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One sun shines on our vineyards. However, they give incredibly varied wines outstanding in their original fruity tones and spiciness, a rich spectrum of aromatic agents and a harmonic full taste. This is the reason why Moravian and Bohemian wines are so popular among lovers of the quality and optimally matured wines.

The Moravia Wine Sub-Region

The Wine Region MORAVIA is highly promising for the production of white wines that combine an interesting spectrum of scents complemented by typical spiciness, which do full justice to the raw material emanating from the fertile Moravian soil. The interplay of nose and palate is underlined by a fresh acidity that can only encourage repeated tastings of these nicely balanced wines, each with its characteristic taste, specific to a single Moravian sub-region. Moravian red wines were always an integral part of the country diet and gave strength to the winemakers for their hard toil. These wines were never lacking in a genuine earthiness while at the same time they retained the fruity character of red wine. Lately the character of red wines has changed under the influence of applied modern technology, which endows them with greater suppleness. The picturesque landscape of the southern Moravian region together with the unique natural growing conditions endow its wines with a specific identity, which is the principal reason that interest in their unique qualities will not fade despite the presence of an almost inexhaustible choice of wines from around the world.

The wine Region MORAVIA lies between latitudes 48o40' north in the southern tip of Moravia and 49o20' north in the Brno area, and contains around 96% of the total area under vine in the Czech Republic. The average temperature over the year is 9.42°C, the average annual rainfall is 510mm and the average annual sunshine is 2.244 hours as verified by records going back 78 years and held by the experimental Vine Research Institute in Velké Pavlovice. In southern Moravia 80% of vintages are of good, very good and excellent quality, while only 20% of vintages count as poor. The climate is transient, inclining towards the continental with occasional incursions of damp Atlantic gusts or icy air from inland. Vegetation cycles are somewhat shorter than in the west of Europe, but in most years the higher temperatures during the summer months have a favourable effect so that the cultivation of late-ripening varieties giving wines of high quality is possible. Grape ripening occurs at a slower pace in Moravia and this is the reason the berries retain and concentrate a wide variety of aromatic substances.

The Znojmo Wine Sub-Region

The Znojmo sub-region is one of the four Moravian wine sub-regions. Znojmo is situated in the rain shadow of the Bohemia-Moravian Highland formation, whose many extremities, mainly in the northern part, have given rise to stony soil, excellent for the cultivation of Ryzlink rynsky, Veltlinske zelene and even, in the area around Dolní Kounice, for black varieties, such as Frankovka.
The town of Znojmo was always prominent as a wine centre and a labyrinth of long underground passages for use as wine cellars lies directly under the town. Near the town several first-class grape-growing locations stretch from Kraví Hora in the direction of Hnánice, where gravel subsoil is interspersed with loess, sometimes even with clay. From Znojmo to the south a series of vineyards extends towards the Austrian border through Šatov, Chvalovice, Vrbovec, Hnízdo, Slup and Jaroslavice, all the way up to Hrušovany nad Jevišovkou, which have mainly loess and loamy soils. To the east along the river Dyje (Thaya) lie the vine slopes of Tasovice and Hodonice, most of which have loess or gravel soils. In the central part of the Znojmo sub-region there are several distinctive wine entities in Únanovice and Jevišovice with their well-respected wine communes of Těšetice, Lechovice and Borotice. The large vineyard plantings in the area surrounding Hostěradice and Miroslav are known for their Volná Pole and Weinperky locations. In general, Znojmo is a region of white aromatic wines, where, other than the main variety Veltlinske zelene, Muller-Thurgau, Sauvignon, Ryzlink rynsky and Palava all excel. The Pinot varieties, Rulandske bile, Rulandske sede and Rulandske modre, are also of notable quality.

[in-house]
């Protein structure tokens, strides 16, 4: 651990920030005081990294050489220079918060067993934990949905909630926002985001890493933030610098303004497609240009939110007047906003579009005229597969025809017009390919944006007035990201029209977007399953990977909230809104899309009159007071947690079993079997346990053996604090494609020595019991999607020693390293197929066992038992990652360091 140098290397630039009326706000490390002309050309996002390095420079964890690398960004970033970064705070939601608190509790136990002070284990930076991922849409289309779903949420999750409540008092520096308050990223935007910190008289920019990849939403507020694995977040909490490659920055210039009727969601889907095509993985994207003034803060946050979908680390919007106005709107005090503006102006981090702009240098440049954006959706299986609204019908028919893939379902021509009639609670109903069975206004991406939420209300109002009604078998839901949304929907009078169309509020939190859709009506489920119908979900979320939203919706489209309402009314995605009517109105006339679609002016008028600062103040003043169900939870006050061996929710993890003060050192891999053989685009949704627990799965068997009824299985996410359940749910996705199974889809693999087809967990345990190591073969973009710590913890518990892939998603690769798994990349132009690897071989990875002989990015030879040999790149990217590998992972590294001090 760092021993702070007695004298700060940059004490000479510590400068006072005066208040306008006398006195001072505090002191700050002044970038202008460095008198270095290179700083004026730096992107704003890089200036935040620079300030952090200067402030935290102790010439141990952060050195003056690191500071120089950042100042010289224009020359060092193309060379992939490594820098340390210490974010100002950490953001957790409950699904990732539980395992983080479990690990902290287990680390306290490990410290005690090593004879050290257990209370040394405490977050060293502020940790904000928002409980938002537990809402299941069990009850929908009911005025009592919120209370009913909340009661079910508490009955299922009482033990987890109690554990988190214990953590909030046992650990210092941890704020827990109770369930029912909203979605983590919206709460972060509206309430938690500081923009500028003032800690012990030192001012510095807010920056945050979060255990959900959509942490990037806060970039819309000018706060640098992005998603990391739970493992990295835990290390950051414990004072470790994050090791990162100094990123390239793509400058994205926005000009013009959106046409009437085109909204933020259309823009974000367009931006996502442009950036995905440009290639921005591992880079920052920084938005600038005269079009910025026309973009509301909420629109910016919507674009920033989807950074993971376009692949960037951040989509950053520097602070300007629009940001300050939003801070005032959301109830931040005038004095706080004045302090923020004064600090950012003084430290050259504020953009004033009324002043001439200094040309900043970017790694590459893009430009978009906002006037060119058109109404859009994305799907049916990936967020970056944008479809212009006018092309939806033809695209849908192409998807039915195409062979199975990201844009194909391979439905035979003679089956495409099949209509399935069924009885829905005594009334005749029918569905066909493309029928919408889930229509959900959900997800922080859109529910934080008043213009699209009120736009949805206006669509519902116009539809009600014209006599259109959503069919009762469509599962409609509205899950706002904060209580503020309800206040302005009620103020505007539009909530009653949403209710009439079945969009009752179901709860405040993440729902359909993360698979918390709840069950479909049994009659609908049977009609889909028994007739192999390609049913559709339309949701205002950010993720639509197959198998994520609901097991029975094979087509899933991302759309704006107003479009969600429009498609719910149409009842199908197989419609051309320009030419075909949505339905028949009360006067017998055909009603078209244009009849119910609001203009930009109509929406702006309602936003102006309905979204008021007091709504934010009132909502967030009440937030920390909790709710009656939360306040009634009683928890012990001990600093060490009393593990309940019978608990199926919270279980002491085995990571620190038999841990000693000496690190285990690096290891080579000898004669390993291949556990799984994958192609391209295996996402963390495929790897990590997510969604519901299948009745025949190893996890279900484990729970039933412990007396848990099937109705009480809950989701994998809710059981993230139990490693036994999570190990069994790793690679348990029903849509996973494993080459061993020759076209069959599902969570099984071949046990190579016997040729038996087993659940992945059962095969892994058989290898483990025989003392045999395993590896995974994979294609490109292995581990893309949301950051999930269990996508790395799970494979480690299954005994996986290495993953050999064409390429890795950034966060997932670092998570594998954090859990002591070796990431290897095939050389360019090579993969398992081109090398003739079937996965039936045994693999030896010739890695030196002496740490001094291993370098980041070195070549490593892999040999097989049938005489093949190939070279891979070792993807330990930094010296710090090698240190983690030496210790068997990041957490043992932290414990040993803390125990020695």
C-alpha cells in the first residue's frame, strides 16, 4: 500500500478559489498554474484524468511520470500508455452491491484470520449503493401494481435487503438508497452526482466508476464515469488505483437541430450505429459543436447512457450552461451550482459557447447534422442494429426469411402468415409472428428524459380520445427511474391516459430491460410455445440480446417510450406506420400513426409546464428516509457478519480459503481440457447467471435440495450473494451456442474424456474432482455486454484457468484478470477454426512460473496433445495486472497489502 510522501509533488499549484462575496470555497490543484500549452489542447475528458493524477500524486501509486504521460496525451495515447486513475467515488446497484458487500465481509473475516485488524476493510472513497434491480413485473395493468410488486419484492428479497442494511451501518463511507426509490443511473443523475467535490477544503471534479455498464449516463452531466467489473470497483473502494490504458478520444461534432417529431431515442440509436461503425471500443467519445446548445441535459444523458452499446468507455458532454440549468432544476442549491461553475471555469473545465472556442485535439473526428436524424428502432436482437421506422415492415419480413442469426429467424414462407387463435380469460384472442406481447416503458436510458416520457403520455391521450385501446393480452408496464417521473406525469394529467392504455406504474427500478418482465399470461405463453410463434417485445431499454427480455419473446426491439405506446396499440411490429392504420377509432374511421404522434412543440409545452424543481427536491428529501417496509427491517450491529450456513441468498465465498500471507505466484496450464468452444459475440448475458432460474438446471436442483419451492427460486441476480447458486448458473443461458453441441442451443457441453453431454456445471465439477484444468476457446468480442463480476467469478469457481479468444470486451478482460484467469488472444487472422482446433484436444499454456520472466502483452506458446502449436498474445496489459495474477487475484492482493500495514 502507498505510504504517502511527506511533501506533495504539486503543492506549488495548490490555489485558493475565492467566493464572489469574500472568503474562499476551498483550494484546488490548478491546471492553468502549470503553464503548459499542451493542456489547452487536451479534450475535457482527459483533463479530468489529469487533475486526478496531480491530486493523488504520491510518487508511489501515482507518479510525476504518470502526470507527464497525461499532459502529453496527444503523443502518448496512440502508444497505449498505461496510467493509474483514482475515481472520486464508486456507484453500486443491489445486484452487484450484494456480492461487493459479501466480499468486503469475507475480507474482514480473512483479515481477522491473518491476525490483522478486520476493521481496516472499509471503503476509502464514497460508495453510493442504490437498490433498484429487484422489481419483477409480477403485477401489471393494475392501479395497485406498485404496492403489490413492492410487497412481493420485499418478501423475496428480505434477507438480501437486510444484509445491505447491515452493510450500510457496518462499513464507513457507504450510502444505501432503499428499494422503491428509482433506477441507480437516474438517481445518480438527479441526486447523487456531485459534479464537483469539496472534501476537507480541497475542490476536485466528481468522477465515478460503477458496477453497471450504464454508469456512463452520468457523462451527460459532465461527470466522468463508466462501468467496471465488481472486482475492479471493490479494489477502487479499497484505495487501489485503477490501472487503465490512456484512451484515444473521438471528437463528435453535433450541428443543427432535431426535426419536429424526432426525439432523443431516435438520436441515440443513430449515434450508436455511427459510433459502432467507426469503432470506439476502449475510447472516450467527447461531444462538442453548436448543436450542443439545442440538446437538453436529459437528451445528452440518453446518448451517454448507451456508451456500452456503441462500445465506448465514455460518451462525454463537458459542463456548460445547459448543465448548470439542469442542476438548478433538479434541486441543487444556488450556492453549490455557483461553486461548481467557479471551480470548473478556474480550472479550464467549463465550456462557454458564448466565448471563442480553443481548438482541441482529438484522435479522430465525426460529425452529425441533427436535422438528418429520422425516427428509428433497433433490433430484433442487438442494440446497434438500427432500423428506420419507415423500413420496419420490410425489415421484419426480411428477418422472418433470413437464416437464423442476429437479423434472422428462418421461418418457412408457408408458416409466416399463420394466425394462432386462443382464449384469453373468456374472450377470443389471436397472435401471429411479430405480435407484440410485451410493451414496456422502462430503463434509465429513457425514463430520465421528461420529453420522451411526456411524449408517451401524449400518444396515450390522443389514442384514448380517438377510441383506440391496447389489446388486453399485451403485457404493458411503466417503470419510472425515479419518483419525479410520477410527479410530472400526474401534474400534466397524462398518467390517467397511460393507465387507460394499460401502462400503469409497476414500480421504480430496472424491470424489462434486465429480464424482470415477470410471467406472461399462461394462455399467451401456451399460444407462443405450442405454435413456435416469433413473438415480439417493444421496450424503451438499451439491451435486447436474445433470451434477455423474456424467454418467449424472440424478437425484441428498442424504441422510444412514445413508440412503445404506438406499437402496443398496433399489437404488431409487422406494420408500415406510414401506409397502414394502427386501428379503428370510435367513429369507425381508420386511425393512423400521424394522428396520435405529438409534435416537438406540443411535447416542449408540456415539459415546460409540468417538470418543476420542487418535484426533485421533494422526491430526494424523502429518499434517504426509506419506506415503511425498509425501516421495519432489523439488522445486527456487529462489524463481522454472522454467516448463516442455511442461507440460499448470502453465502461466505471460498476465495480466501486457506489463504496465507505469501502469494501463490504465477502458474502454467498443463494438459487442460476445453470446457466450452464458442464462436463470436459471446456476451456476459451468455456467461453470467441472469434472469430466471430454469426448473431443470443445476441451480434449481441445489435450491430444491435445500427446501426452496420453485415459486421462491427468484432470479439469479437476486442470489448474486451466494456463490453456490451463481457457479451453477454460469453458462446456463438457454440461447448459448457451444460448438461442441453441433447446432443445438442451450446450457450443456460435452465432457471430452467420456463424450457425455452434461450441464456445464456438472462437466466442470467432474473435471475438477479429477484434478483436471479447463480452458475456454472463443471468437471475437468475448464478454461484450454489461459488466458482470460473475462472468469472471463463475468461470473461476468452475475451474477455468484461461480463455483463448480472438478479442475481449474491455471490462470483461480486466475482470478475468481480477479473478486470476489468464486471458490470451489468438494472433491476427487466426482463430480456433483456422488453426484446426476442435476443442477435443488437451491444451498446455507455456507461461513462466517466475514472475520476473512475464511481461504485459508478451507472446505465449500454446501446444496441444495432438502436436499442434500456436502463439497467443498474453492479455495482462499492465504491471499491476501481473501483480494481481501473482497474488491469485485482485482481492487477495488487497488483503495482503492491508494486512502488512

The Mikulov Wine Sub-Region

The Mikulov sub-region is one of the four Moravian wine sub-regions. The Mikulov wine sub-region is characterised by the limestone elevation of the Pavlov heights. Spread along the the hillsides and the wider surroundings are limestone loam, sand and sizeable loess drifts.
The town of Mikulov was an important wine centre very early on thanks to the superb location of its winemaking, due as much to its immediate proximity to the town as to the many wine communes in the surrounding area, foremost among which is that in the distinguished decorative château inValtice, in whose cellars the National Wine Salon can be found. The oldest wine school in the country is also located in Valtice. The principal scenic beauty spot is Pálava - the last outcrop of the limestone Alps and a pearl embedded at the edge of the enchanting region of the lower Podyjí. This protected area, along with the Lednice-Valtice expanse, transports one directly into nature, where one can stop off for good wine in any of the numerous wine bars and private cellars in the vicinity. Prominent since the Middle Ages, thanks to the quality of their wine, are the wine communes of Sedlec, Dolní Dunajovice, Pavlov, Perná, Dolní and Horní Věstonice, Novosedly and Brod nad Dyjí. In the limestone soils around Pálava, Ryzlink vlassky ripens to a very high quality varietal wine with an uninterchangeable mineral character and incomparably good structure. This old variety has found its true home in this part of the world. Rulandske bile and Chardonnay also give excellent quality here. In the loamier soils of the Dunajovice hills the Ryzlink vlašský can be added to Veltlinske zelene as another variety typical of the Mikulov region. Muller-Thurgau thrives in less propitious vineyard positions, as do Neuburske and Sylvanske zelene in Valtice. To the north of Pálava are the villages of Strachotín, Pouzdřany, and Popice, known for Ryzlink rýnský, Tramin cerveny and Palava, the last of which was developed at the experimental Vine Research Institute at Perná, as was the variety Aurelius.